'The Real Game-Changer': Dentons is latest major firm to launch GPT-powered chatbot
Dentons has become the latest major law firm to utilize generative artificial intelligence, announcing that it will roll out a propriety GPT-based chatbot to lawyers to use on client work.
The global firm said in an Aug. 1 news release its new technology, named fleetAI, includes a chatbot to assist lawyers with legal research, help them create legal documents and hone their arguments. According to the firm, users will be able to upload multiple documents, so “key data such as clauses and obligations can be extracted, analyzed and queried against.”
“The ability to upload and analyze client matter documents at speed and in a secure manner is the real game-changer,” said U.K., Ireland and Middle East CEO Paul Jarvis in prepared remarks. “The use cases for fleetAI have been identified and tested with clients during the development phase, and we are confident this is going to fundamentally transform the way we deliver services to them.”
The technology is based on GPT-4, according to Dentons, the latest version of research company OpenAI’s large language model. Following the launch, the firm will beta test the software for six weeks.
Dentons follows other major firms using GPT-powered bots. International firm Allen & Overy announced in February that it would use the legal-focused generative AI platform Harvey for its work. Other firms, including DLA Piper, are using Casetext’s generative AI legal assistant, CoCounsel, which Thomson Reuters agreed to acquire for $650 million in June.
Other firms are taking a wait-and-see approach. In April, Thomson Reuters released the findings of a survey of midsize to large firms’ attitudes toward the burgeoning tech and found that a majority are “taking a cautious, yet hands-on approach.” Of the 443 respondents surveyed, 60% said they had no “current plans” to use generative AI, 3% said they are using it, and 2% are “actively planning for its use.”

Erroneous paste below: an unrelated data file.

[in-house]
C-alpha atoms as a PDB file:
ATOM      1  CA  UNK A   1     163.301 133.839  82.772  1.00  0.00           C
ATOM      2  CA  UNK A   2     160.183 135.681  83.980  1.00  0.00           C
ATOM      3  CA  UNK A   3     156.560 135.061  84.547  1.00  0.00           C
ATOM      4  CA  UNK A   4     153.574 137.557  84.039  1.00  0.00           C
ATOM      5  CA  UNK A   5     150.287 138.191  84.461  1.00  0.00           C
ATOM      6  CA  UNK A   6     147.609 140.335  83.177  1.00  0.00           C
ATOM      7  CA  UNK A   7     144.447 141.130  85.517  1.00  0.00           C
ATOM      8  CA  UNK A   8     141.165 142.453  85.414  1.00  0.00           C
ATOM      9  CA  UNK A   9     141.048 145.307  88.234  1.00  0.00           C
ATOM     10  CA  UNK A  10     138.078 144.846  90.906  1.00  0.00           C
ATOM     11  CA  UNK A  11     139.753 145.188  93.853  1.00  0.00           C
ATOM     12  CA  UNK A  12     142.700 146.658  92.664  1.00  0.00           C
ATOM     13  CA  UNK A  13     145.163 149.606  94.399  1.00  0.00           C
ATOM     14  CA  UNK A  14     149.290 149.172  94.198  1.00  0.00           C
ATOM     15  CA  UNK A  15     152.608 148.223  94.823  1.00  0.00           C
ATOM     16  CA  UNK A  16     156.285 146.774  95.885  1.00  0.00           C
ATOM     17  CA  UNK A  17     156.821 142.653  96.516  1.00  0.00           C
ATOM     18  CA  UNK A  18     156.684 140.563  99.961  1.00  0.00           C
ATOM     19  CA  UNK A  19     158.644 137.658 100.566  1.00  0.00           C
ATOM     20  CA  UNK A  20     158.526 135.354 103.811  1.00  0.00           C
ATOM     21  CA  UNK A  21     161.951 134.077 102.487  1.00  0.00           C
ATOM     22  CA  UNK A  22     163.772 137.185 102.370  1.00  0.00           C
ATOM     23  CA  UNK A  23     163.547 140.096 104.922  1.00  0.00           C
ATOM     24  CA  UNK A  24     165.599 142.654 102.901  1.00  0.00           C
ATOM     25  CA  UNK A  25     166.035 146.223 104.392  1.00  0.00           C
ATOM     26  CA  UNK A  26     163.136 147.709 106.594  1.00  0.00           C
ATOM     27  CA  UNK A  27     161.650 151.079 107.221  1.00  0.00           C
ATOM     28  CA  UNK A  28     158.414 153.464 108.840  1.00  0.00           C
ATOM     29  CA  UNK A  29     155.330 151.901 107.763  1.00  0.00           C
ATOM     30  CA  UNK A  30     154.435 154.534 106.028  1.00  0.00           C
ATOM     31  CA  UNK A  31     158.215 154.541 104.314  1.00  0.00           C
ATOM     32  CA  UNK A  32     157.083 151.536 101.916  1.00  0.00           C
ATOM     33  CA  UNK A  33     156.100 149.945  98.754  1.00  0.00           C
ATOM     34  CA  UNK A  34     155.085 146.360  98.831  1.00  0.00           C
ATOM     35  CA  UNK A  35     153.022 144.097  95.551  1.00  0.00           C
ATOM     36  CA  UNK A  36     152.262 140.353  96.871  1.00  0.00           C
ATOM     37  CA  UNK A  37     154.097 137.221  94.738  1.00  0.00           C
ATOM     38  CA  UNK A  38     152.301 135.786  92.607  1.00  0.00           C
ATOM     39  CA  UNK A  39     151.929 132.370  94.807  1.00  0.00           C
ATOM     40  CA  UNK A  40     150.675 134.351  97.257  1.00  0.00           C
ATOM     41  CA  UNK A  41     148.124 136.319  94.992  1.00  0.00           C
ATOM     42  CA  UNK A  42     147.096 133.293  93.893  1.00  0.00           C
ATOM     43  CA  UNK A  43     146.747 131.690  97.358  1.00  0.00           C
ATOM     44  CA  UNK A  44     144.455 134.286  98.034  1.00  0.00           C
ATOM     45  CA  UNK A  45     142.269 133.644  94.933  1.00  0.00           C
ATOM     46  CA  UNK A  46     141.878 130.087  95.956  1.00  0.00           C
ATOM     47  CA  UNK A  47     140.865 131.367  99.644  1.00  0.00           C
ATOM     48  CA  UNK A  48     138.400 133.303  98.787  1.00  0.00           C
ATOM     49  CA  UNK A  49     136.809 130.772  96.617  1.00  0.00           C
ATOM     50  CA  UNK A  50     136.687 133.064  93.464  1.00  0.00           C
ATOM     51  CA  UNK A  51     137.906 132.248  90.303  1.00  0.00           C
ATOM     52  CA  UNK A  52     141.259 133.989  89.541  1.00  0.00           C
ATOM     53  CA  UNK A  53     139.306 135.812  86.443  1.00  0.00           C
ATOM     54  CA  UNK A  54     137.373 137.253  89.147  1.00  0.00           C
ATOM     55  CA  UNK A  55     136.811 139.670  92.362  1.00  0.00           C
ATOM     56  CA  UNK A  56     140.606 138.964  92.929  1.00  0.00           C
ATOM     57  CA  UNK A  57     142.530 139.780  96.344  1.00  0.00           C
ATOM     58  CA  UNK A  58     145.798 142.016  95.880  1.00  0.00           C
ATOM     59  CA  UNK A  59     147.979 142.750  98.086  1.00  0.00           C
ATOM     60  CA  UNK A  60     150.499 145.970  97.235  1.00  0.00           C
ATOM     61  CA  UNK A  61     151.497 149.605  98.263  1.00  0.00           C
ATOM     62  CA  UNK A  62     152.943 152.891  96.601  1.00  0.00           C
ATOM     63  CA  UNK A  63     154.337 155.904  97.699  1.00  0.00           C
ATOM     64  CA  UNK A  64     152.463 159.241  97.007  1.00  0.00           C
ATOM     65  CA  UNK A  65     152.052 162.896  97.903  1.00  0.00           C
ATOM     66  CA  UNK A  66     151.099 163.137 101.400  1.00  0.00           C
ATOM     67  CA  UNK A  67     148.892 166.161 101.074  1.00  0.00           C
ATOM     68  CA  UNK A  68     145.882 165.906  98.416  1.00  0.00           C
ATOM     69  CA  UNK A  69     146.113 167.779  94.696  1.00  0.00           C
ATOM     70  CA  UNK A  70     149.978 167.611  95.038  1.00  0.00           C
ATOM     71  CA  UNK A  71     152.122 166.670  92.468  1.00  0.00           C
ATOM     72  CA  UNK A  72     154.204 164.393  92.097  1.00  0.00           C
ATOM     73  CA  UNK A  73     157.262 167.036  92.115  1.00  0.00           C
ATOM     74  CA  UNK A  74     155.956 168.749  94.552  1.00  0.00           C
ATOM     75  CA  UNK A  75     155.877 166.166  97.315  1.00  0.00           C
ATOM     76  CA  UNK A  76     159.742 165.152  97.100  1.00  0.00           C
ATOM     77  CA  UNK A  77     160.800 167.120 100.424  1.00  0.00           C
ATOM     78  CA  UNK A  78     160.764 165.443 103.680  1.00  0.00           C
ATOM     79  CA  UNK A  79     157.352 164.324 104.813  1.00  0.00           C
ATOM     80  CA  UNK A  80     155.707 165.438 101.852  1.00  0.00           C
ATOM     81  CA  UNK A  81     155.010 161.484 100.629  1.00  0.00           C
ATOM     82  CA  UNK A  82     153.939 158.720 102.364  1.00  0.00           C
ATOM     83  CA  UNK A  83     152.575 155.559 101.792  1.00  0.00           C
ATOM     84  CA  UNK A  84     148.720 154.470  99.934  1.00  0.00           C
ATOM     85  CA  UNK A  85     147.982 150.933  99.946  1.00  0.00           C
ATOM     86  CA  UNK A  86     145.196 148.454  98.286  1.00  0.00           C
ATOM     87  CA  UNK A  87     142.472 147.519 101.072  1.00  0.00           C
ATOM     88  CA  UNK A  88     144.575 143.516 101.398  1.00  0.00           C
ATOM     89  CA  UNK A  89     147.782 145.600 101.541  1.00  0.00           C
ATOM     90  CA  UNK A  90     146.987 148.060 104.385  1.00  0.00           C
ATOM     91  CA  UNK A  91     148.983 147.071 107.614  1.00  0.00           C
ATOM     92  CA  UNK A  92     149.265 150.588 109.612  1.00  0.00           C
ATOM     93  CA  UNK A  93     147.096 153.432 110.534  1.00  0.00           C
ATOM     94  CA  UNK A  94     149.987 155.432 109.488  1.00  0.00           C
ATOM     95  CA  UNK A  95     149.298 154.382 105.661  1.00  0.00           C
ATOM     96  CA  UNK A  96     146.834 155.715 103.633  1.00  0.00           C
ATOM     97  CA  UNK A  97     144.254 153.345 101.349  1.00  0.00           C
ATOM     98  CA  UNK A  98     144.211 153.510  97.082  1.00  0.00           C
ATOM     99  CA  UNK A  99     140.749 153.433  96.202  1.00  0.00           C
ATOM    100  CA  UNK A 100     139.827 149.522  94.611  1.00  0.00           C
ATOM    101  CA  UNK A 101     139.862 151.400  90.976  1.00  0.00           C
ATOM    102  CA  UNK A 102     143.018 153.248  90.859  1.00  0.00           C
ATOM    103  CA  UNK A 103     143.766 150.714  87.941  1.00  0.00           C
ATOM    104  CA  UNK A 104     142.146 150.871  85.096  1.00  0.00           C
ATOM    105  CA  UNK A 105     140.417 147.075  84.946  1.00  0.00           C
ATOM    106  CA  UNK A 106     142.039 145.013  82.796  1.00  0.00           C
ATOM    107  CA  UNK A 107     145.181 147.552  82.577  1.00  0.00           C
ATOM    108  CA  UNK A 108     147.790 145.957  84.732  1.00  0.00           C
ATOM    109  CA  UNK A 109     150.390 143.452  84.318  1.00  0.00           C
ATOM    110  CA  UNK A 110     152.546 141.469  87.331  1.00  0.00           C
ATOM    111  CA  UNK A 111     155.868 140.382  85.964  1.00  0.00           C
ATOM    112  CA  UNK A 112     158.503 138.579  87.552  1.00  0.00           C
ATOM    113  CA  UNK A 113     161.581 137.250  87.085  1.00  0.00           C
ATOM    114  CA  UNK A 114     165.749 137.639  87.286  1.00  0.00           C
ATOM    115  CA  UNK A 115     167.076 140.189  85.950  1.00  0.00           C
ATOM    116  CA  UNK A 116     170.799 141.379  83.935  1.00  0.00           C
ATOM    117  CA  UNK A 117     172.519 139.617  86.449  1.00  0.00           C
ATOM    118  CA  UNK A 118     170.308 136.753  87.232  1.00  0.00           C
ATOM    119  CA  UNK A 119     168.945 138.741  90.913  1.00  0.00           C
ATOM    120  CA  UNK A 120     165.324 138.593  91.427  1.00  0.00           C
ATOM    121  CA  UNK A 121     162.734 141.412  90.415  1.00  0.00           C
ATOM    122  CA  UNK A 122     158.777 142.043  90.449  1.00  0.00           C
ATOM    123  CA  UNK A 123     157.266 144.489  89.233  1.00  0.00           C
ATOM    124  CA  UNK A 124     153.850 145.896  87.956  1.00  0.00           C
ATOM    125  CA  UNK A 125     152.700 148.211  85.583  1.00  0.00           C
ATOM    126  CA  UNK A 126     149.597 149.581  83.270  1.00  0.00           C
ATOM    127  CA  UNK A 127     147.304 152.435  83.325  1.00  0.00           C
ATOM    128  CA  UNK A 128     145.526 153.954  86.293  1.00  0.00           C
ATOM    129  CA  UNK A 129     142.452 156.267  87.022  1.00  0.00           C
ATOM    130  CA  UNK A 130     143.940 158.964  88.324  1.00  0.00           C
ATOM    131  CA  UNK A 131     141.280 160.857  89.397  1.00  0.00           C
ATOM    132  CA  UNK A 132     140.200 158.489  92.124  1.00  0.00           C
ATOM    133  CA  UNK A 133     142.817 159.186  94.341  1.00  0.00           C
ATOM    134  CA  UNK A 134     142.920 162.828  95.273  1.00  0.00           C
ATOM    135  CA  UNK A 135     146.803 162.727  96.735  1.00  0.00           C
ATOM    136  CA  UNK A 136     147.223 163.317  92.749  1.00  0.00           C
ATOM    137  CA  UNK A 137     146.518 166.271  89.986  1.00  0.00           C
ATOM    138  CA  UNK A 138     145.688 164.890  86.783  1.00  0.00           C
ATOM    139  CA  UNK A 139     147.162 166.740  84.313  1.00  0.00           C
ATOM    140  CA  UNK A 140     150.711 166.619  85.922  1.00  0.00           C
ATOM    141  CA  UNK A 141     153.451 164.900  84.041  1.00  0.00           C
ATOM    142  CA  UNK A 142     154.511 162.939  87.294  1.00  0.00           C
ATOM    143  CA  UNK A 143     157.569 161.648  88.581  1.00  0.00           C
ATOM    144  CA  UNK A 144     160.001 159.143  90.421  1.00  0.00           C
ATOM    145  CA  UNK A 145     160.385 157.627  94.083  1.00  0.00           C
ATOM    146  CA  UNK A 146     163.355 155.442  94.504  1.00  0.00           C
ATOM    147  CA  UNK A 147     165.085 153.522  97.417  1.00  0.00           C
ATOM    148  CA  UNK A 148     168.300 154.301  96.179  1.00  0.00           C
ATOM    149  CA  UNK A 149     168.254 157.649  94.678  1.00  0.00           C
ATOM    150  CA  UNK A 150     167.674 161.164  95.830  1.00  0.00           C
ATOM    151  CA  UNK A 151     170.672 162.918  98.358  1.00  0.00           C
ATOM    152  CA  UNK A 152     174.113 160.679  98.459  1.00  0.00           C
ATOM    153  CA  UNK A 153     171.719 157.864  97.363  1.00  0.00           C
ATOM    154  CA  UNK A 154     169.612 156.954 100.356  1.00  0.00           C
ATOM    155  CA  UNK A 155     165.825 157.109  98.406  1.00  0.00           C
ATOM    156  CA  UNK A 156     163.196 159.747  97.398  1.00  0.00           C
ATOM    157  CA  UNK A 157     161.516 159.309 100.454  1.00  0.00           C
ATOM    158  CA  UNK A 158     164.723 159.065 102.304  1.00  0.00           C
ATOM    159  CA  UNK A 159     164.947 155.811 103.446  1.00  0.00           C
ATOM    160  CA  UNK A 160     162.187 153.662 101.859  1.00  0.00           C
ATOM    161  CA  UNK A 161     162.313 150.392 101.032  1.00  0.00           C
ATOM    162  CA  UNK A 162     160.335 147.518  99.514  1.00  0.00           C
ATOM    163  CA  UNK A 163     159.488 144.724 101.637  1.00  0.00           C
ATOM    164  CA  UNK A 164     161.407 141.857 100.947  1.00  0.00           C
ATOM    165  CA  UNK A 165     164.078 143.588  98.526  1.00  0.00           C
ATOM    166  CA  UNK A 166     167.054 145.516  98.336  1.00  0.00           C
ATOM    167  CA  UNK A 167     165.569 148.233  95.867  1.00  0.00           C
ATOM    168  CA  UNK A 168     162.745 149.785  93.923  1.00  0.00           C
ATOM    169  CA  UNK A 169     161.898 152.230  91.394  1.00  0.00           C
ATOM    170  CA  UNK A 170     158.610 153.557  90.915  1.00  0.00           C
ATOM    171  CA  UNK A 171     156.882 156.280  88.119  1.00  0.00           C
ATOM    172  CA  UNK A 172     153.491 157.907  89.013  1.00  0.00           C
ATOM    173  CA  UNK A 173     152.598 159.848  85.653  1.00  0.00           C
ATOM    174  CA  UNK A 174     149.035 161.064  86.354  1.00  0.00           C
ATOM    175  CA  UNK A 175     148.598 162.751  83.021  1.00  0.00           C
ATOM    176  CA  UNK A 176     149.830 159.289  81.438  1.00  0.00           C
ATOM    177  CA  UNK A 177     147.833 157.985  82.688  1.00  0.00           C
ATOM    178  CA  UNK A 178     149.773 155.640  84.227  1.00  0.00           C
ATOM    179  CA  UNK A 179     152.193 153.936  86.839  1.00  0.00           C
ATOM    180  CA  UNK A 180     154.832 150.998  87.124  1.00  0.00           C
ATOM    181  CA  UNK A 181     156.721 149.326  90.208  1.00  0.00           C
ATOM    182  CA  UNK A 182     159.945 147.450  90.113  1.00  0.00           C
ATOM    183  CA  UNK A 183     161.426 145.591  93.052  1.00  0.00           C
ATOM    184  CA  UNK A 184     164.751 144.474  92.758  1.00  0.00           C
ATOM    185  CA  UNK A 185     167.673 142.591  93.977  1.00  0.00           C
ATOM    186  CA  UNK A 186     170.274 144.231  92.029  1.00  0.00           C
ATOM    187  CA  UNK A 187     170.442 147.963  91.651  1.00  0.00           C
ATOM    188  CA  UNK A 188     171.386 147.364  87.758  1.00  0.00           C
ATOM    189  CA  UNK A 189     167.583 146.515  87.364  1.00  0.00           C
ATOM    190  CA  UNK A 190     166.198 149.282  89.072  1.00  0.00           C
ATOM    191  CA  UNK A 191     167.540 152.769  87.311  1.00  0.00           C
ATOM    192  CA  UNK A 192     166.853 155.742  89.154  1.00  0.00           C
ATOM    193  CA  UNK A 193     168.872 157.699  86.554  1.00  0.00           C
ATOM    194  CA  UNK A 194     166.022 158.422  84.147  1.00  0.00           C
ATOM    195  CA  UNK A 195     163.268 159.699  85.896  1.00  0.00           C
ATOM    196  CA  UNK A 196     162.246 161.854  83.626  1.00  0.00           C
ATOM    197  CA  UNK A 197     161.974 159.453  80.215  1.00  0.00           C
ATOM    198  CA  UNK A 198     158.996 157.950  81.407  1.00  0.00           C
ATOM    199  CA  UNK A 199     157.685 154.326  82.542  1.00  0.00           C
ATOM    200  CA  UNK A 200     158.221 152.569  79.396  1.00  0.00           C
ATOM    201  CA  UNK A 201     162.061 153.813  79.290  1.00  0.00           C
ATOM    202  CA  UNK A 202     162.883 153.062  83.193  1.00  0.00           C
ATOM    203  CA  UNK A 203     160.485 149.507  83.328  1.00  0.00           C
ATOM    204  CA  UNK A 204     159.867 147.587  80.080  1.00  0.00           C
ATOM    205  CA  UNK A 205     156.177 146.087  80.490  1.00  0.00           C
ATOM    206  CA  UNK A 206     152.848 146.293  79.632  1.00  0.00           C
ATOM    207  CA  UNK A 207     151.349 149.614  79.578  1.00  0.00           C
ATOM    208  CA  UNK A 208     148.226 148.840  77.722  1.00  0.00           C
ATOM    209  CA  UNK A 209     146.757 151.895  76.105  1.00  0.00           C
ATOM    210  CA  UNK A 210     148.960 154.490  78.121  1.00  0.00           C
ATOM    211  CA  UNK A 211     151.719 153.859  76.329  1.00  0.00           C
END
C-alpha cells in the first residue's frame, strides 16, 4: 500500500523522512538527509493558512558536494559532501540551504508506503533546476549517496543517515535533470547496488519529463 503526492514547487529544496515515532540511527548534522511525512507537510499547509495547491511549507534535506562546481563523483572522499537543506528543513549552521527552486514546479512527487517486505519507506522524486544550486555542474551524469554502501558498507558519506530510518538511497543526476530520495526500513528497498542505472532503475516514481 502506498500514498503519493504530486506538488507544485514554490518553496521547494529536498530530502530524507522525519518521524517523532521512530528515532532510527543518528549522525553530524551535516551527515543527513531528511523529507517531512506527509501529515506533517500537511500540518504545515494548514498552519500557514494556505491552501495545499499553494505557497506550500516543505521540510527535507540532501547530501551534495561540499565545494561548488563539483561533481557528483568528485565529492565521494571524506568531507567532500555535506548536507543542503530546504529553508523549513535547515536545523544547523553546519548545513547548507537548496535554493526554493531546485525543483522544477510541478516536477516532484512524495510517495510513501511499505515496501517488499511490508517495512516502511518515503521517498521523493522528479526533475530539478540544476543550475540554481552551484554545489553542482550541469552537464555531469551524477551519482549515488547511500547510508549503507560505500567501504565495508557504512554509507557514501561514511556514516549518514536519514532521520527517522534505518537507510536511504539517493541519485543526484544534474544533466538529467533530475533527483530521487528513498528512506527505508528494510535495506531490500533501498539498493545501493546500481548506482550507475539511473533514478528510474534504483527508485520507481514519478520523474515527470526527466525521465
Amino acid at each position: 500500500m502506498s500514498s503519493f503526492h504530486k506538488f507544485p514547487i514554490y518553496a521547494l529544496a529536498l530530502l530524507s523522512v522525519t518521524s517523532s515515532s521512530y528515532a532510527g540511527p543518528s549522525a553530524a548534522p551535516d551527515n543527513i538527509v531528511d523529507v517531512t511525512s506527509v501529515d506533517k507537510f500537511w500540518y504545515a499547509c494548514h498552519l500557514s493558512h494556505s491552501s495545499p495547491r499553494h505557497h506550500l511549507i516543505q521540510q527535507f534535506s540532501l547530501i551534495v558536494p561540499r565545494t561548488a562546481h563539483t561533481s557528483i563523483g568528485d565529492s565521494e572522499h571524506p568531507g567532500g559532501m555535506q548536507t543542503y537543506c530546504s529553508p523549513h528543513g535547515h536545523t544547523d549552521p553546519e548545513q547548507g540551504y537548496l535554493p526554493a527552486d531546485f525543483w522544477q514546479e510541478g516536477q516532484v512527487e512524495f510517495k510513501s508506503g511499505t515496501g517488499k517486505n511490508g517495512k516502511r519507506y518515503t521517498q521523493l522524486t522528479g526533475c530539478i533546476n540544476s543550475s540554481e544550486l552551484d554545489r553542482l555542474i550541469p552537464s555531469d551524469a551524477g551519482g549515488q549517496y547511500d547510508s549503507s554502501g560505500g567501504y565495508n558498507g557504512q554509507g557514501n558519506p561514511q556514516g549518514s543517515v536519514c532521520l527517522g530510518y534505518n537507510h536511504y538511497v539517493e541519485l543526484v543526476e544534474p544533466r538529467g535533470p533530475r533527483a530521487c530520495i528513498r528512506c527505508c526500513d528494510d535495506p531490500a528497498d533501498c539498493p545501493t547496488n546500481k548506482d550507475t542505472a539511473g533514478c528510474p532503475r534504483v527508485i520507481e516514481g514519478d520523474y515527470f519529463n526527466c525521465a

Dentons said fleetAI’s name is a nod toward “the fleet-footed benefits the tool will bring to the firm’s client service delivery” and its London location in Fleet Place.
It plans to roll out the software later this month and in early September to 1,500 staff in its United Kingdom, Ireland and Middle East offices, says Joe Cohen, who is head of innovation for those regions, and then globally later this year.
The firm will train staff on the risks inherent in the technology, including inaccurate and biased responses. Even though client matter documents can be uploaded to the platform, Dentons has worked with Microsoft, which is one of OpenAI’s owners, to ensure that data uploaded into fleetAI is not used to train the tech, no one outside Dentons can access it, and it is erased after 30 days, according to the news release.
To insulate the firm against some of the risks, Cohen says the chatbot’s homepage warns users to independently verify and validate content the platform produces.
“This is a research tool, and that’s how we’re trying to get people to see it,” Cohen says. “This is something to ask to get some inspiration about a particular topic and help you get something down on paper for you to change.”
Dentons is developing fleetAI, so that it can automatically extract data and analyze “clients’ employment tribunal claims to predict future outcomes,” the firm said in the news release. Other planned features include a knowledge and business services bot for the firm’s internal policies.
Following news of the launch, Dentons said Aug. 8 it had parted ways with the Beijing Dacheng Law Offices. Headquartered in Beijing, Dacheng merged with Dentons in 2015. The firm cited the Chinese government’s new tightened regulations on cybersecurity and data protection as the reason behind the split and said Dacheng would now operate separately and independently from Dentons, according to a draft letter to clients published by Law360.
The U.S. government has warned that the new national security restrictions under the country’s anti-espionage laws could leave U.S. companies vulnerable to penalties, according to Reuters.
Bloomberg reports that the new regulations give China the power to shut down companies and impose fines and suspensions.
ABAJournal.com: “Law firms moving quickly on AI weigh benefits with risks and unknowns”